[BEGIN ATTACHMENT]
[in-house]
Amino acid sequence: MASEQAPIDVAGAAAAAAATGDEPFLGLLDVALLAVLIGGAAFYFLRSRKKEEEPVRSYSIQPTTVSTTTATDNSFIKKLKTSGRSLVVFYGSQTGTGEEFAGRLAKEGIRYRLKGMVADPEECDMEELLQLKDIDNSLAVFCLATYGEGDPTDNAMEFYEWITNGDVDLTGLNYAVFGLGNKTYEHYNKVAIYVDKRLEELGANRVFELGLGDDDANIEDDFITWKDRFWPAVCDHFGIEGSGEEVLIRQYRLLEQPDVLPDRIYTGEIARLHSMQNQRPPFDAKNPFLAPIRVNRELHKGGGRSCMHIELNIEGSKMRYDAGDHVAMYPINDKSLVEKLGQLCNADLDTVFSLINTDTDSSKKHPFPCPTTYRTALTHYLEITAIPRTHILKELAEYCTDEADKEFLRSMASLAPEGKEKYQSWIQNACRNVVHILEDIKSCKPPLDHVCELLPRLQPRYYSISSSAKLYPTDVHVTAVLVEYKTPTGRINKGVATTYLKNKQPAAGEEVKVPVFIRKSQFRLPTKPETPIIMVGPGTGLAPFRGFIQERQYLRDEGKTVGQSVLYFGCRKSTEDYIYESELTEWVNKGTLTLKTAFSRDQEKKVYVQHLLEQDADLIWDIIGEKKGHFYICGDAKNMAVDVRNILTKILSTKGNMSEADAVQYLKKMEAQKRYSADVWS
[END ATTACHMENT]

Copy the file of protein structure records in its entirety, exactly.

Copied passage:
[in-house]
Amino acid sequence: MASEQAPIDVAGAAAAAAATGDEPFLGLLDVALLAVLIGGAAFYFLRSRKKEEEPVRSYSIQPTTVSTTTATDNSFIKKLKTSGRSLVVFYGSQTGTGEEFAGRLAKEGIRYRLKGMVADPEECDMEELLQLKDIDNSLAVFCLATYGEGDPTDNAMEFYEWITNGDVDLTGLNYAVFGLGNKTYEHYNKVAIYVDKRLEELGANRVFELGLGDDDANIEDDFITWKDRFWPAVCDHFGIEGSGEEVLIRQYRLLEQPDVLPDRIYTGEIARLHSMQNQRPPFDAKNPFLAPIRVNRELHKGGGRSCMHIELNIEGSKMRYDAGDHVAMYPINDKSLVEKLGQLCNADLDTVFSLINTDTDSSKKHPFPCPTTYRTALTHYLEITAIPRTHILKELAEYCTDEADKEFLRSMASLAPEGKEKYQSWIQNACRNVVHILEDIKSCKPPLDHVCELLPRLQPRYYSISSSAKLYPTDVHVTAVLVEYKTPTGRINKGVATTYLKNKQPAAGEEVKVPVFIRKSQFRLPTKPETPIIMVGPGTGLAPFRGFIQERQYLRDEGKTVGQSVLYFGCRKSTEDYIYESELTEWVNKGTLTLKTAFSRDQEKKVYVQHLLEQDADLIWDIIGEKKGHFYICGDAKNMAVDVRNILTKILSTKGNMSEADAVQYLKKMEAQKRYSADVWS